African Economic Outlook 2009 by OECD OCDE

By OECD OCDE

The African monetary Outlook 2009 reports the hot monetary state of affairs and predicts the momentary evolution of forty seven African nations which account for ninety nine% of the continent's financial output and ninety seven% of its inhabitants. The Outlook is drawn from a country-by-country research in response to a special analytical layout. This universal framework features a forecasting workout for the present and the 2 following years, utilizing an easy macroeconomic version, including an research of the social and political context. This Overview features a comparative synthesis of African state customers, putting the evolution of African economies on the earth financial context. it is also a bit on innovation and knowledge and conversation applied sciences (ICTs) in Africa, providing a accomplished evaluate in their proliferation and use at the African continent, in addition to a statistical annex. A URL is equipped for linking to the full-length nation notes.

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In 2008, as in 2007, the largest African aid recipients included several among the 28 which have achieved their HIPC28 completion point or are in the process of doing so. As of March 2009, 20 African countries had reached their completion points and 8 more had reached the decision point under the enhanced HIPC Initiative; 5 others are potentially eligible29. 1787/568234823152 are freed from debt repayment are channelled to expenditures on health, education and other social services30. The concern expressed in AEO 2007/08 over debt sustainability is still relevant.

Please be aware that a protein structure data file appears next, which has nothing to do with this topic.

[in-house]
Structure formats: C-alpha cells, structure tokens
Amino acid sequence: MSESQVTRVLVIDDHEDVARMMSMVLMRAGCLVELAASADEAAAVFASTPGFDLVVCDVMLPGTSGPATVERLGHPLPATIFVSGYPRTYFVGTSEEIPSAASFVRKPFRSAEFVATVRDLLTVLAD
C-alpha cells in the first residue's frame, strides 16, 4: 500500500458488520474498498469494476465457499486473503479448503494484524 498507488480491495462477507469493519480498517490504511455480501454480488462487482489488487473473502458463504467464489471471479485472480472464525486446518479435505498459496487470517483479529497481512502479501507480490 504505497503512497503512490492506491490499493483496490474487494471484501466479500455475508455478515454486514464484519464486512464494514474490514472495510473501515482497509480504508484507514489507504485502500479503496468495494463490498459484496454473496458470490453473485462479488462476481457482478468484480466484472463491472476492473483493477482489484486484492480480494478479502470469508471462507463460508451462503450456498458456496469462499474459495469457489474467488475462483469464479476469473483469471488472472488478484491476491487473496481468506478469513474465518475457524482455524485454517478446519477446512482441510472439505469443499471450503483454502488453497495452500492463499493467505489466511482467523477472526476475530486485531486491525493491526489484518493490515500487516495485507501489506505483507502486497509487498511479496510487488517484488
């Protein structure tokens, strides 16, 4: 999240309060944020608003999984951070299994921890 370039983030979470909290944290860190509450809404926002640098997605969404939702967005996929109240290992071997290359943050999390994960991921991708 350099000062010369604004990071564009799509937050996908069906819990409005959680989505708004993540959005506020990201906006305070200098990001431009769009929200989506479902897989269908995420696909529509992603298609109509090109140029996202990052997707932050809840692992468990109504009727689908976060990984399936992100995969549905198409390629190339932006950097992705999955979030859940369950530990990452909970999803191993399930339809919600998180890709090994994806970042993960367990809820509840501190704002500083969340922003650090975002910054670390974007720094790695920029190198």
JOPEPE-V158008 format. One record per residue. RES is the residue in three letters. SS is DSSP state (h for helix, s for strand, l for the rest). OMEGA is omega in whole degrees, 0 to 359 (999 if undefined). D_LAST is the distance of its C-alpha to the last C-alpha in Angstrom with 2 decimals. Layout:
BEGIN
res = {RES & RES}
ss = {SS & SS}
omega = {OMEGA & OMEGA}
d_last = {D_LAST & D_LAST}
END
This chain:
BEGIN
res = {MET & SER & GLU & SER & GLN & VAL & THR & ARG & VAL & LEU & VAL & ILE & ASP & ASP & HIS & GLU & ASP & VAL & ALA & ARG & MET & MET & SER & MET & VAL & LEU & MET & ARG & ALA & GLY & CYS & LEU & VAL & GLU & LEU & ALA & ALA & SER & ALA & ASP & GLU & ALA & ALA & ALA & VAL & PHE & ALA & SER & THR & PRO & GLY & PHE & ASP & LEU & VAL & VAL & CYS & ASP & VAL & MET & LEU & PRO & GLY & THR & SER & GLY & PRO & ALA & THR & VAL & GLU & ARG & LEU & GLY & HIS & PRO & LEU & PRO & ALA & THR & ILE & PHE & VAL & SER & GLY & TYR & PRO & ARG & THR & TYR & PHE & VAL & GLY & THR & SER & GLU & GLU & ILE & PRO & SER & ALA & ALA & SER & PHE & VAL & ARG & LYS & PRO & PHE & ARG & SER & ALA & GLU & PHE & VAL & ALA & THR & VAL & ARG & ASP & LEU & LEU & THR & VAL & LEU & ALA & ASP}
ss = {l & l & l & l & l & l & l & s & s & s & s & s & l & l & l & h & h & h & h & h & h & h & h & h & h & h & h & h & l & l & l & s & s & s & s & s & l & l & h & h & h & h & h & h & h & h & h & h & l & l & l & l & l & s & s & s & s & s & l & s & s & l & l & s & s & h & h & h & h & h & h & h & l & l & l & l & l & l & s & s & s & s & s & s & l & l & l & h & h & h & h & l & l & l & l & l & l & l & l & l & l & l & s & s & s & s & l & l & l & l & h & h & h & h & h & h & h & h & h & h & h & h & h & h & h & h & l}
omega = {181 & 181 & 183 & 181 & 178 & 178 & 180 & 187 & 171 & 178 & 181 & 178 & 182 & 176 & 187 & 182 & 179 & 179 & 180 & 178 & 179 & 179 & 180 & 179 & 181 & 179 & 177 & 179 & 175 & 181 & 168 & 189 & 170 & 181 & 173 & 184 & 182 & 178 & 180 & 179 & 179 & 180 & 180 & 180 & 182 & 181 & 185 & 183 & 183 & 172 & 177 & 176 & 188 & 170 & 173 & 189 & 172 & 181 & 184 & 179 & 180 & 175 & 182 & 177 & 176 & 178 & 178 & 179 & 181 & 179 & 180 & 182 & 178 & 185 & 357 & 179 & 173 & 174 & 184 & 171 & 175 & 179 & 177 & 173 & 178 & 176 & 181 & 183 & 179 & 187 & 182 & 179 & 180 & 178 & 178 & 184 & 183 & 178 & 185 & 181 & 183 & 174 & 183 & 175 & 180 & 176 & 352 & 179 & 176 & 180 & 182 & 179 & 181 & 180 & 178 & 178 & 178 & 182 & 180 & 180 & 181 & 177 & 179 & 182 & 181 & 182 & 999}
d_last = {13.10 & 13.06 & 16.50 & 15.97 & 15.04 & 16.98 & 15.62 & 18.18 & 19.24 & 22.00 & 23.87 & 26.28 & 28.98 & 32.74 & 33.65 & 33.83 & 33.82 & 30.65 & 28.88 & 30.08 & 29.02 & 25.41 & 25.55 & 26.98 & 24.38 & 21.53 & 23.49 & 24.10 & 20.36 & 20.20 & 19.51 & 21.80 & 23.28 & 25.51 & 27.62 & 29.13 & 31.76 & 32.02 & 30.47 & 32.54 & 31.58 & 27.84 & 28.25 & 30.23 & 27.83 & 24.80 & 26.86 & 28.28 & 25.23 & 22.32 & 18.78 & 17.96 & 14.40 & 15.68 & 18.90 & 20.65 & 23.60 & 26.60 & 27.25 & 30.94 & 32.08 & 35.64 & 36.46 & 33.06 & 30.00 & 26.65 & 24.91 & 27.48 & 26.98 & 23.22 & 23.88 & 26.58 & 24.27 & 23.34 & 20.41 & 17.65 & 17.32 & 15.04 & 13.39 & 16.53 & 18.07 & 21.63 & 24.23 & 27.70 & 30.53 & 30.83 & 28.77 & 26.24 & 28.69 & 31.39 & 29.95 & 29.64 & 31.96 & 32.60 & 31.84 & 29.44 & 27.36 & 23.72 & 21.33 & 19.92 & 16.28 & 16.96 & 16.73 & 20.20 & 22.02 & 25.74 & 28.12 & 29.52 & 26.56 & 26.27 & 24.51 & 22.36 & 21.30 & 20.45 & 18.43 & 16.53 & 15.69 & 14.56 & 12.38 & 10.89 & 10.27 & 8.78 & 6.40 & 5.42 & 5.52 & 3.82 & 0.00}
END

OECD DAC (2009), op. cit. 33. html 34. OECD DAC (2009), op. , pp. 89-99. 35. For more information, OECD DAC (2009), op. , pp. 92-93. 36. 12. © AfDB/OECD 2009 African Economic Outlook 35 Overview also in May 2008 DAC members agreed to expand the coverage of the recommendations to eight heavily indebted poor countries (HIPCs) that are not LDCs. However, progress towards ownership seems to be uneven among partners and donors and often remains narrowly based within partner countries. National governments appear to encounter difficulties in making their strategies operational, especially when it comes to allocating budgets for specific results.

In Southern Africa, Angola remained a net capital exporter in 2007. 7 billion. Preliminary estimates suggest a further boost of inflows over 2008, reaching USD 12 billion at year’s end. 4 billion at end 2007). 6 billion the previous years. FDI levels and prospects still vary widely by region, sector and country. FDI investments in North Africa were the continent’s most diversified, with projects in textiles, oil and chemicals and the production of generic pharmaceuticals. 6 billion. 4 billion foreign entry into Libya’s state-owned Tamoil).

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